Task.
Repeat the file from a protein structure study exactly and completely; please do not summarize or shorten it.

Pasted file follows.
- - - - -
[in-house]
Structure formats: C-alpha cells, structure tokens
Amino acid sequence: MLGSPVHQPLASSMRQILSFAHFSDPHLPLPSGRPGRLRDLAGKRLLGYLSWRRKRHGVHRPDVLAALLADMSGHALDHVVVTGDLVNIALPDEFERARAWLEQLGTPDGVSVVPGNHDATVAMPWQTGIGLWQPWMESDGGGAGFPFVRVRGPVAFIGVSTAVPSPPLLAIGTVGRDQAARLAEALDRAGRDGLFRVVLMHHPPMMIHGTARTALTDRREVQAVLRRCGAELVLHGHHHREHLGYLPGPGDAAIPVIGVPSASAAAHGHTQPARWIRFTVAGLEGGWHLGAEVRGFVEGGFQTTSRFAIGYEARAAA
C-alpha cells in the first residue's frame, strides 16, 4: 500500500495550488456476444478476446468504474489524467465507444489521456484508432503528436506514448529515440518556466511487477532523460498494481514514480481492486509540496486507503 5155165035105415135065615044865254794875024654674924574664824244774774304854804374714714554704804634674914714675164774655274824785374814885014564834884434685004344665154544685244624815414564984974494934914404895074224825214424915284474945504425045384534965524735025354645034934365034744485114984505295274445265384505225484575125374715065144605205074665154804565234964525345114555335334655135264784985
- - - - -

[in-house]
Structure formats: C-alpha cells, structure tokens
Amino acid sequence: MLGSPVHQPLASSMRQILSFAHFSDPHLPLPSGRPGRLRDLAGKRLLGYLSWRRKRHGVHRPDVLAALLADMSGHALDHVVVTGDLVNIALPDEFERARAWLEQLGTPDGVSVVPGNHDATVAMPWQTGIGLWQPWMESDGGGAGFPFVRVRGPVAFIGVSTAVPSPPLLAIGTVGRDQAARLAEALDRAGRDGLFRVVLMHHPPMMIHGTARTALTDRREVQAVLRRCGAELVLHGHHHREHLGYLPGPGDAAIPVIGVPSASAAAHGHTQPARWIRFTVAGLEGGWHLGAEVRGFVEGGFQTTSRFAIGYEARAAA
C-alpha cells in the first residue's frame, strides 16, 4: 500500500495550488456476444478476446468504474489524467465507444489521456484508432503528436506514448529515440518556466511487477532523460498494481514514480481492486509540496486507503 5155165035105415135065615044865254794875024654674924574664824244774774304854804374714714554704804634674914714675164774655274824785374814885014564834884434685004344665154544685244624815414564984974494934914404895074224825214424915284474945504425045384534965524735025354645034934365034744485114984505295274445265384505225484575125374715065144605205074665154804565234964525345114555335334655135264784985